In regard to Imamat the basic question is its spiritual aspect. The Imams are spiritual leaders below the Prophet in ,rank. They know and acknowledge Islam spiritually. They are infallible like the Prophet himself. An Imam is an absolute authority on religion. There is no question of any mistake or any intentional deviation in what he says. That is what we mean by infallibility. In this connection the Shi'ah declare that the Holy Prophet has said: "I leave among you two heavy trusts: the Book of Allah and my descendants." (Sahih Muslim, Vol. VII, p. 122)
In fact, it cannot be denied that the Holy Prophet has actually said so. This is not a tradition reported by the Shi'ah only. In fact it has been reported by more Sunni sources than the Shi'ah.
When we were staying at Qum a magazine named Risalatut Taqrib was started by Darut Taqrib of Egypt. In one of its issues a Sunni scholar quoted the tradition of Thaqalayn in these words: "I am leaving among you two heavy trusts: the Book of Allah and my Sunnah." The late Ayatullah Burujardi, who was a scholar and divine in the real sense, dealt with such questions very prudently. One of his pupils was Shaykh Qawam Wishnawah'i, a nice man, much interested in studying books and collecting references.
The Late Ayatullah asked him to trace the sources of this tradition in the Sunni books in which this tradition might be found. Accordingly he collected such references and cited more than 200 reliable Sunni books, which had reported that the Holy Prophet had said: "I am leaving among you two heavy trusts: the Book of Allah and my descendants." It is certain that the Holy Prophet expressed this point in this form on numerous occasions and at several places.
But we cannot rule out the possibility of his having said on some occasion that he was leaving two things: the Book of Allah and his Sunnah. There is no inconsistency between the Holy Prophet's descendants and his Sunnah, for his Sunnah is explained by his descendants only. It is not that we can refer our problems either to the Holy Prophet's descendants or to his Sunnah, for these two do not exist independently of each other. It is the Holy Prophet's descendants who are the expounders and custodians of his Sunnah. When the Holy Prophet mentions his descendants along with the Book of Allah, he means to say that his Sunnah is to be acquired from his descendants.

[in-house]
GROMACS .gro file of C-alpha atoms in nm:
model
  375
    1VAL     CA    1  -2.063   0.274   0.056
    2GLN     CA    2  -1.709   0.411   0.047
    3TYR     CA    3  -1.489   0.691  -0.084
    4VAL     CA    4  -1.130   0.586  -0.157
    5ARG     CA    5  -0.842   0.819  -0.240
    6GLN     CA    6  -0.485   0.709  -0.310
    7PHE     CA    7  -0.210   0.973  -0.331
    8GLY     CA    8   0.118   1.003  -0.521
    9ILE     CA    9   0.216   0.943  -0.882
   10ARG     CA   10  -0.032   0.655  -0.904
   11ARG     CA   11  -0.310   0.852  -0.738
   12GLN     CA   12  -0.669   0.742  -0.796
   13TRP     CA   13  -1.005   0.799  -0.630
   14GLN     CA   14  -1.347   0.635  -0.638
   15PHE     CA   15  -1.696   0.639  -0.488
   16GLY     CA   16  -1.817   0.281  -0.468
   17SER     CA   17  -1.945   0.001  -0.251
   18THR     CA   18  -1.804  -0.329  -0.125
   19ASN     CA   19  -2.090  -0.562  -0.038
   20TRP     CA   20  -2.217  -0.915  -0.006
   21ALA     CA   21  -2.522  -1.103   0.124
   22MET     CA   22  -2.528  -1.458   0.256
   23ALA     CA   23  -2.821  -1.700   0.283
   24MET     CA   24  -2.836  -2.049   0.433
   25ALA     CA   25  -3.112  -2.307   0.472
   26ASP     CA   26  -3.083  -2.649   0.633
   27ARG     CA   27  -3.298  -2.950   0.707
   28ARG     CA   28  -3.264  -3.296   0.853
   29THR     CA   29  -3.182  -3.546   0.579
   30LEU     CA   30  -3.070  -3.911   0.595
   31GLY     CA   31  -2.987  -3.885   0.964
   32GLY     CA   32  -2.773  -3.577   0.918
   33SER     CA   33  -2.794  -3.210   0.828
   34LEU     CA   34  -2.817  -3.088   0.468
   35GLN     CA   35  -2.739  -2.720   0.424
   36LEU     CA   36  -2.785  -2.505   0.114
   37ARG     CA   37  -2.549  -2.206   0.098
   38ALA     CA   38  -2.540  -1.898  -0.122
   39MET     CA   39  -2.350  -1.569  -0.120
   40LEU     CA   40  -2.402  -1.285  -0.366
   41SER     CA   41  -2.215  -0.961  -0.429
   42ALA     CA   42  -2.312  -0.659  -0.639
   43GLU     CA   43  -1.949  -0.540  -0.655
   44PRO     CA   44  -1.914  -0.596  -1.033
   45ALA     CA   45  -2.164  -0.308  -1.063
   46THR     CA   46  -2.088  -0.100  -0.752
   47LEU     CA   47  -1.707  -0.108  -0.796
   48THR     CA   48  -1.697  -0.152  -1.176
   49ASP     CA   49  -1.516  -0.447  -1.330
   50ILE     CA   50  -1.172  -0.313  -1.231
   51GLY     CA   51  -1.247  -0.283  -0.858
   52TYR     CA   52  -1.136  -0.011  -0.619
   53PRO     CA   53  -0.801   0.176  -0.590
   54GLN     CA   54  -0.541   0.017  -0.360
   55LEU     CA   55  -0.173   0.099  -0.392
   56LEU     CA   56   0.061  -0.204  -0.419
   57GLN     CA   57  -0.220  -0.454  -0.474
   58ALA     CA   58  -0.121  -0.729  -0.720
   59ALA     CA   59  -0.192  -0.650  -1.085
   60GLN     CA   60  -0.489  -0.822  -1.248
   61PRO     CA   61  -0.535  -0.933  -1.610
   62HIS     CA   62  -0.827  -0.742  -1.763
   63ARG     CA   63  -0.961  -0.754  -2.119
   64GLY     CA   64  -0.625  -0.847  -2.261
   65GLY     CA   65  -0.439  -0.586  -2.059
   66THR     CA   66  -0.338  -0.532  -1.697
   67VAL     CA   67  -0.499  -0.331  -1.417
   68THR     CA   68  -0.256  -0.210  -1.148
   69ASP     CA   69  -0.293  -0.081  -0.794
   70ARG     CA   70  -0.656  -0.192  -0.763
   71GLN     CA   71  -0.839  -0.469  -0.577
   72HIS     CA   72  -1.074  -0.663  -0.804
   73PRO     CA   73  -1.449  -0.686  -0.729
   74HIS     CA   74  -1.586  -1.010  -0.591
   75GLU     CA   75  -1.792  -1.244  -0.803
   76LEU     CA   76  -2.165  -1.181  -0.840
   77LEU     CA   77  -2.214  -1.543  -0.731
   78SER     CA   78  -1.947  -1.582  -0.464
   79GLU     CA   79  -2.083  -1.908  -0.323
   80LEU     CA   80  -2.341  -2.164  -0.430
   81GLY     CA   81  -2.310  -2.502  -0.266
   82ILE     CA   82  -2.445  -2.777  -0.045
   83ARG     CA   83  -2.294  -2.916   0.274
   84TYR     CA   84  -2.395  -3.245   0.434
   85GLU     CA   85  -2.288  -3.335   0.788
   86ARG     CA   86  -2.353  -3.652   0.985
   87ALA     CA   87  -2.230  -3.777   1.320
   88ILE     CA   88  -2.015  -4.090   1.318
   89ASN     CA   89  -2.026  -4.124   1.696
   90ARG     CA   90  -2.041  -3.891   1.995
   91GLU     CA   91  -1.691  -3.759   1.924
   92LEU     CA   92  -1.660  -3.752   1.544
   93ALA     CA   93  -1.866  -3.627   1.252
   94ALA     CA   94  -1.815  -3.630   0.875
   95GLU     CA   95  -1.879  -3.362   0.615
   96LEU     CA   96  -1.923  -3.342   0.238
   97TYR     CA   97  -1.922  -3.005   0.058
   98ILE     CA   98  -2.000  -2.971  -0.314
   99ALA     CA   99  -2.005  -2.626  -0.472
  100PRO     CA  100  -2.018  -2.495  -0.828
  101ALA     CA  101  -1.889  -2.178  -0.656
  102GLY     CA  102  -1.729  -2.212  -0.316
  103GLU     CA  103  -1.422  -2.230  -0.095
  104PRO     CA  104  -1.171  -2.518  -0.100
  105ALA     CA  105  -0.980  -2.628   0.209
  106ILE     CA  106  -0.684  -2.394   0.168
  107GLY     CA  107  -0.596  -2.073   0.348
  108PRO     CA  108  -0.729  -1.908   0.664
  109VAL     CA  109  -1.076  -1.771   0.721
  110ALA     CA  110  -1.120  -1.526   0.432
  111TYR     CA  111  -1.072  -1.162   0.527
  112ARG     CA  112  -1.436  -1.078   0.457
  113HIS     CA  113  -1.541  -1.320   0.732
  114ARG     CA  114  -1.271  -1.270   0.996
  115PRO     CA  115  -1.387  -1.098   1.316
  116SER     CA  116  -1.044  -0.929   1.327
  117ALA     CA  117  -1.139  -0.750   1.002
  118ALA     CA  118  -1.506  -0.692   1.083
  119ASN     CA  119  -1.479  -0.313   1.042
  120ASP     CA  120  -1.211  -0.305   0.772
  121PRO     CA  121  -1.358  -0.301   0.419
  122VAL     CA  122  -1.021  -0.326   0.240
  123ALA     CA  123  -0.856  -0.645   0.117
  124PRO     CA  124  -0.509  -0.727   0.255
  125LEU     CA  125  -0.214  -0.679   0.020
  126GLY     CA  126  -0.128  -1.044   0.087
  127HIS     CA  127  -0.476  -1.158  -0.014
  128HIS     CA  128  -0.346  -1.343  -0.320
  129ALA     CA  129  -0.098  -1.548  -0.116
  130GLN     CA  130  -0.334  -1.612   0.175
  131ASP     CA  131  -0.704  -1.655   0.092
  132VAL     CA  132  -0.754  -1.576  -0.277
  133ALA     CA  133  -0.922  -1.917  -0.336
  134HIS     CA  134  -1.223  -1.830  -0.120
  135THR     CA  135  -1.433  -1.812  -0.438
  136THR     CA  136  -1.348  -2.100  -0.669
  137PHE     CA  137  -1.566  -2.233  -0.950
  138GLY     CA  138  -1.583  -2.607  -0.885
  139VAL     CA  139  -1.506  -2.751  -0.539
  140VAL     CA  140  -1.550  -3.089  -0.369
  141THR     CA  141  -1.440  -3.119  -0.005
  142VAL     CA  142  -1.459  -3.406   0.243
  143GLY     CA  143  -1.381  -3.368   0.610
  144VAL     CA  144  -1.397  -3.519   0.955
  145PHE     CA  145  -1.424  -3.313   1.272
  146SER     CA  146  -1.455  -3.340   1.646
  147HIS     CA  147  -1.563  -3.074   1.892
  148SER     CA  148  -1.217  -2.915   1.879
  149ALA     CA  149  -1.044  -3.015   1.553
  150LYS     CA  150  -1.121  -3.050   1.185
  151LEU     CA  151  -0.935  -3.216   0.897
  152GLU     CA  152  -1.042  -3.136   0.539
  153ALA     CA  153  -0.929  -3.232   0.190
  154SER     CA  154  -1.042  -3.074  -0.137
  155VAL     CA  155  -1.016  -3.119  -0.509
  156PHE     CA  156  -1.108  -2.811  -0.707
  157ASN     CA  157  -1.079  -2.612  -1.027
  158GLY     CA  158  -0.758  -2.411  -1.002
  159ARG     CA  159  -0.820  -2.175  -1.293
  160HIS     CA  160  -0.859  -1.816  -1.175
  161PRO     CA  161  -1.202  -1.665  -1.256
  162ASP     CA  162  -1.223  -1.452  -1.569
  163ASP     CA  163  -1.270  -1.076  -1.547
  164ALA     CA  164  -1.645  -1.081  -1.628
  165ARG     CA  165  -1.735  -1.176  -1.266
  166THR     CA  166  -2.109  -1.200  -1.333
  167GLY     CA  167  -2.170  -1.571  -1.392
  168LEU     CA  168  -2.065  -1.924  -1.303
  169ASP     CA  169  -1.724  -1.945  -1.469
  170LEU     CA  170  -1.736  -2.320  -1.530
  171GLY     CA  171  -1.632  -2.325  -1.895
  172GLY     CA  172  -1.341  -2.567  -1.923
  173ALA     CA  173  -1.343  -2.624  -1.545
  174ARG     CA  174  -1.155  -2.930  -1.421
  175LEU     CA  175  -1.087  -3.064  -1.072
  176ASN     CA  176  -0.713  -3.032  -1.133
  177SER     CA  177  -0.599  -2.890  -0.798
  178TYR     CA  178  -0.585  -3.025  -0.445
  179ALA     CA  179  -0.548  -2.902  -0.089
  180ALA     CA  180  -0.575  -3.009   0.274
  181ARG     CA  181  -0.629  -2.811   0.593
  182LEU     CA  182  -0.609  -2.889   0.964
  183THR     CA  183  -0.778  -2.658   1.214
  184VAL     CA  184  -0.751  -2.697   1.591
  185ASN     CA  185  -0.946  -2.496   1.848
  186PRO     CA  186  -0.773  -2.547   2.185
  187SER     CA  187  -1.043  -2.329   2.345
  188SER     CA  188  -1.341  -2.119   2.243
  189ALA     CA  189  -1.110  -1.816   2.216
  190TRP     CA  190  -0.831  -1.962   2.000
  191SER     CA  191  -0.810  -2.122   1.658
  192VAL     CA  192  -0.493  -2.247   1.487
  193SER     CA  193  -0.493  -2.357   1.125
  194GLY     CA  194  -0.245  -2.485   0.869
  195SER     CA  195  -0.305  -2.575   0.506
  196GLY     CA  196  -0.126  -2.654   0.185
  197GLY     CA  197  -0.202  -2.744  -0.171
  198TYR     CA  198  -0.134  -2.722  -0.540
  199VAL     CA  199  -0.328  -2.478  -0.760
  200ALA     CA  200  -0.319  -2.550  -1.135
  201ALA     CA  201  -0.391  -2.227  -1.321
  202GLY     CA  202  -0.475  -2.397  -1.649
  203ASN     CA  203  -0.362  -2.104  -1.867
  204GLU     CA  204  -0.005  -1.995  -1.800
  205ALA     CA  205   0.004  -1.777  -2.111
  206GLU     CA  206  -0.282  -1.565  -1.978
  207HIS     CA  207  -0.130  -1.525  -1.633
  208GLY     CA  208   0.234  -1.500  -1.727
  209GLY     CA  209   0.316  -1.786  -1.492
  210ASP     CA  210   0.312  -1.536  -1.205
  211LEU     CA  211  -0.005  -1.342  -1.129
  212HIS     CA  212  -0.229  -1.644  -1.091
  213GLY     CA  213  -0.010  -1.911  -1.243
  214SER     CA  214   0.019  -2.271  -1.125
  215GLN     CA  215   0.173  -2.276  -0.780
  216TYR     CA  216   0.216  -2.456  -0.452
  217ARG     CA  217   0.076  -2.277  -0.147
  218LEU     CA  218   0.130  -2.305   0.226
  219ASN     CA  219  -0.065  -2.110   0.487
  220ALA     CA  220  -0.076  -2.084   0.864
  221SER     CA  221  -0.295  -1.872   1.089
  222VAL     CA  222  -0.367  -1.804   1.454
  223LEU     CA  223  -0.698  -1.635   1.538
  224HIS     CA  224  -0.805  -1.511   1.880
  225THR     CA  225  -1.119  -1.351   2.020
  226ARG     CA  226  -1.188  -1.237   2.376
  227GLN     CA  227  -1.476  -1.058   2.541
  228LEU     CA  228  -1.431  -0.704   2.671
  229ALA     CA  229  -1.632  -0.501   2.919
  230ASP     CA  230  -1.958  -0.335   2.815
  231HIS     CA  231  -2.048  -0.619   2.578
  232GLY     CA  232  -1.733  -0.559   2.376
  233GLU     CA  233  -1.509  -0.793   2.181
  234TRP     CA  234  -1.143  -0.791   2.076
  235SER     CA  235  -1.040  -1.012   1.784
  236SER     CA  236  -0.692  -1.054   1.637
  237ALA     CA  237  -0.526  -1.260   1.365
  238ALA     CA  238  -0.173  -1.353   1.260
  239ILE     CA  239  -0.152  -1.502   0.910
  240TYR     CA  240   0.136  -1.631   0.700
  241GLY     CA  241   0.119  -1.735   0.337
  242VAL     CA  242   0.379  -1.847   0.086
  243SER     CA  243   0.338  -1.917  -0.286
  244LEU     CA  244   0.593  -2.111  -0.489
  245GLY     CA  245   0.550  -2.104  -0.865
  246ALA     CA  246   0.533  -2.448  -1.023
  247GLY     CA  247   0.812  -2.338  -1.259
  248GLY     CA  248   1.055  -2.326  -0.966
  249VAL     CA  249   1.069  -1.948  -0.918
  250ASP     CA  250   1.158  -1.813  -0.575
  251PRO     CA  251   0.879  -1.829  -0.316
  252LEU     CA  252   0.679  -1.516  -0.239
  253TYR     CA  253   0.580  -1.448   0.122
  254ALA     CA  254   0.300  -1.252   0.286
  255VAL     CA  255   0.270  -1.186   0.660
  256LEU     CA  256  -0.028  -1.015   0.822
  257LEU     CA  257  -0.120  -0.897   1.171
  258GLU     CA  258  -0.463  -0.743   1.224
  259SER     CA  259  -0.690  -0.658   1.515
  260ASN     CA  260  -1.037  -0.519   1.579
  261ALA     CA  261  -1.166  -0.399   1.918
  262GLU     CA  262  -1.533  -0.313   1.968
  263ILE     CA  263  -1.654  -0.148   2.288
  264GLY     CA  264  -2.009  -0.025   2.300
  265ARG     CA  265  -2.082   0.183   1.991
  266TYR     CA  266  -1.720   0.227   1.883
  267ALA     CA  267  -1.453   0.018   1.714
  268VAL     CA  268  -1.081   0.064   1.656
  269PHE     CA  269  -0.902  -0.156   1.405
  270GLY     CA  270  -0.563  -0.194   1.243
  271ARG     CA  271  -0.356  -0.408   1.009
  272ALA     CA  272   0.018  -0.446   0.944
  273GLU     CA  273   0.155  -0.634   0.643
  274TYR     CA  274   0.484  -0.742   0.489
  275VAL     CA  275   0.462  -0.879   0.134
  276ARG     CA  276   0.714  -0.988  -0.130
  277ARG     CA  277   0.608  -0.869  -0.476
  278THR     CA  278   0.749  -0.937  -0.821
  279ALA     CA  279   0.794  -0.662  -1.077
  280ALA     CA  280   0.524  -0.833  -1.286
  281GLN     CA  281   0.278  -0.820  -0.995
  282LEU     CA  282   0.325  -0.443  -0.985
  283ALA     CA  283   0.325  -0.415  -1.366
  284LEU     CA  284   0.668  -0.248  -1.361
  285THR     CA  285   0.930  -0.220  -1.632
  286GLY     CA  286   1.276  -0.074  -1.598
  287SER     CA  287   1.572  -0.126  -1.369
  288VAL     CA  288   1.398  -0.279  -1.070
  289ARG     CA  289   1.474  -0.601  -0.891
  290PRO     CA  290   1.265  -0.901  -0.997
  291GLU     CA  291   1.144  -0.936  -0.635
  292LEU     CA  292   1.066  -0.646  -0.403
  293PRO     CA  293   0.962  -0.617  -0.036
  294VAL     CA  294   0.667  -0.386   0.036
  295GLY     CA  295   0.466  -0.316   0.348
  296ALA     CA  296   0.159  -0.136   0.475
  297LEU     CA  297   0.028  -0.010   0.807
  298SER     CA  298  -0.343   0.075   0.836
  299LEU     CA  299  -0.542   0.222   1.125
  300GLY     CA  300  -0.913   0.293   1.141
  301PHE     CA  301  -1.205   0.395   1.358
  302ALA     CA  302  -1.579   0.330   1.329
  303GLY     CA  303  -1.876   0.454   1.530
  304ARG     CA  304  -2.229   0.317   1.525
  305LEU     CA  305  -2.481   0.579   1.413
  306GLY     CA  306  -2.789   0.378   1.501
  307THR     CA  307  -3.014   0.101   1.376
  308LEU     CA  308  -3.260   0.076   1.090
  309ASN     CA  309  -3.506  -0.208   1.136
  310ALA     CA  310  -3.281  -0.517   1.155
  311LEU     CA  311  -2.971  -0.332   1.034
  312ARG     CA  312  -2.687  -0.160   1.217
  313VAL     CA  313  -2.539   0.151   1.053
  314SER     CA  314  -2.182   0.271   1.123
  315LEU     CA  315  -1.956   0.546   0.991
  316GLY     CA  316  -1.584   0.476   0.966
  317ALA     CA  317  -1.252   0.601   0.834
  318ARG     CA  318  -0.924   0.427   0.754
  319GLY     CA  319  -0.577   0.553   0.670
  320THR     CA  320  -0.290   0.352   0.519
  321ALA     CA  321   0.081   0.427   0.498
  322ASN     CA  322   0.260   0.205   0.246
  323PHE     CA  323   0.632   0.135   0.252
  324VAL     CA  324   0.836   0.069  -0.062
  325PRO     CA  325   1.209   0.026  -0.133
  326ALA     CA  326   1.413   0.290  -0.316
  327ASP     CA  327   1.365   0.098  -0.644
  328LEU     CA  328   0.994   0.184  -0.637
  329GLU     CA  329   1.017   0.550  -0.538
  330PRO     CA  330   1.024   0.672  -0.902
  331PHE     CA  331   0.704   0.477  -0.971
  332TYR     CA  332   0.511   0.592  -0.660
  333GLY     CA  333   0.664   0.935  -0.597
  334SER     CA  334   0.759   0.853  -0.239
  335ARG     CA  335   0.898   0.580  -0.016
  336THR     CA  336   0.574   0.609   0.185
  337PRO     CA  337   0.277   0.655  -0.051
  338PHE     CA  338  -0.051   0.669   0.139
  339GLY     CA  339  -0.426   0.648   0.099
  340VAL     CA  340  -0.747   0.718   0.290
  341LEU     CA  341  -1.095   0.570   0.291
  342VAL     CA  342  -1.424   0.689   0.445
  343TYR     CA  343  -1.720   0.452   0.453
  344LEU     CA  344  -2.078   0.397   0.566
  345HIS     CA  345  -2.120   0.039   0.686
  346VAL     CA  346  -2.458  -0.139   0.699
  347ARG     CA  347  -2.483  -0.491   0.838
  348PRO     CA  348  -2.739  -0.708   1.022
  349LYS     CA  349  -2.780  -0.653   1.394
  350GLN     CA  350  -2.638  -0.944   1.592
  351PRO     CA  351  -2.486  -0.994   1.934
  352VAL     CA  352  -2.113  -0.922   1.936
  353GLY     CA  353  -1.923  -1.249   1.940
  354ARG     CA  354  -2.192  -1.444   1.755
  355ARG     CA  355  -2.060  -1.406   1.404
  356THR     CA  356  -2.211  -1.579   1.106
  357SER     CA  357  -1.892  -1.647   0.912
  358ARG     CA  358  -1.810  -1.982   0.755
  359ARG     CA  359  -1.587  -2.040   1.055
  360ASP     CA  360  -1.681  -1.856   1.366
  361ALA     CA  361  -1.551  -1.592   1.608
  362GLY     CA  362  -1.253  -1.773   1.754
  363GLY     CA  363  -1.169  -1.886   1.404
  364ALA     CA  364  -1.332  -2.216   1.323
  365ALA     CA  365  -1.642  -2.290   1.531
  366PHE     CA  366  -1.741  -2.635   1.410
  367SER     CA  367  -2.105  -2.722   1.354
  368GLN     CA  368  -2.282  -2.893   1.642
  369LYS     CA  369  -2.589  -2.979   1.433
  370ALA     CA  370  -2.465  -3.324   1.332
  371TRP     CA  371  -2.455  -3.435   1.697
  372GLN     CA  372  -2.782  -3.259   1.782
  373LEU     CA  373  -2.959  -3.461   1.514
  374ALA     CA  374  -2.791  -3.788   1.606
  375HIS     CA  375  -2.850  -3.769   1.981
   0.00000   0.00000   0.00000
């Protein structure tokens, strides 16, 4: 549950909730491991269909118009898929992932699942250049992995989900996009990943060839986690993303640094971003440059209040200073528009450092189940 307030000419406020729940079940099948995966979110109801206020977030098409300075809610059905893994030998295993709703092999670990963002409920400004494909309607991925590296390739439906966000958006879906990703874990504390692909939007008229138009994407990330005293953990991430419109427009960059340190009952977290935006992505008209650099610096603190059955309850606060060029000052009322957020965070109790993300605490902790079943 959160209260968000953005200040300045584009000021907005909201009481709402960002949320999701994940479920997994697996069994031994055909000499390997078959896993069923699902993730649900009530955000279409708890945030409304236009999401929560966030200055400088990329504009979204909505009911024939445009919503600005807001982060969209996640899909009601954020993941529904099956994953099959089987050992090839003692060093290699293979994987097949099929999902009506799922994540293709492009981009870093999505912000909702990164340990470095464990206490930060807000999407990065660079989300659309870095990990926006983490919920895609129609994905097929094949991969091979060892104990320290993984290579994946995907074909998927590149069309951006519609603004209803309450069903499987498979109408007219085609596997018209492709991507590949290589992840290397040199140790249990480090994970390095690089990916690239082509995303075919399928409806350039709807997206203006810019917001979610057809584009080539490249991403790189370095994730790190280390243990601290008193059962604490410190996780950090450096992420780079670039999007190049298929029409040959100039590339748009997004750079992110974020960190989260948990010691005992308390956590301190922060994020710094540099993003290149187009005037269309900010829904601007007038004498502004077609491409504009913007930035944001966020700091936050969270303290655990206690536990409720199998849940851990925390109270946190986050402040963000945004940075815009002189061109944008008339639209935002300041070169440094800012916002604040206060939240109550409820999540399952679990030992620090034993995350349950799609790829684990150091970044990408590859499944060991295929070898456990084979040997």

Furthermore, even the statement that the Holy Prophet has said: "I am leaving among you two heavy trusts: the Book of Allah and my descendants", itself is a Sunnah. As such there is no inconsistency between the Holy Prophet's Sunnah and his descendants. If at one place and even that is not certain, the Holy Prophet has said: "I am leaving among you two heavy trusts: the Book of Allah and my Sunnah", at so many other places he has used the other expression. If in one book this tradition is written in one form, in two hundred other books it is written in the other form.
Anyway, Shaykh Qawam prepared a treatise and sent it to Darut Taqrib of Egypt. Darut Taqrib too was not unfair. It printed and published it. Being authentic it could not be turned down. Nobody could raise any objection against it. Had the late Ayatullah Burujardi done what others usually do in such cases, he would have raised great hue and cry, would have called the people of Darut Taqrib dishonest and would have accused them of intriguing against the Prophet's chosen descendants.
The expounding of religion is the true spirit of Imamat. Islam is a comprehensive and bright religion. But the question is whether the teachings of Islam are limited to the principles and the general rules mentioned in the Qur'an and further elaborated and explained in the Holy Prophet's sayings. Was Islam only this much? There is no doubt that Divine revelation ceased with the Holy Prophet's demise. Islam was completed.
But had every article of Islam been enunciated by that time? Or were there many questions of law which were in the custody of Imam Ali and which were still to be made known to the people and explained either gradually or on some suitable occasions? In the latter case this tradition proves the infallibility of the Imams, for the Holy Prophet has directed the Muslims to get their religion from two sources, the Book of Allah and his descendants. As one of these sources, that is the Qur'an is infallible and free from all errors, the other source must also be infallible. It is impossible that the Holy Prophet would ask his followers to acquire religion from a person who is liable to commit mistakes.
It is here that the Shi'ah doctrine basically differs from that of the Sunnis in respect of gathering and expounding religion. The Sunnis say that just as revelation ceased with the passing away of the Holy Prophet, similarly the authentic expounding of religion also has come to an end. Now there is nothing except what is deduced and inferred from the Qur'an and the Prophetic traditions.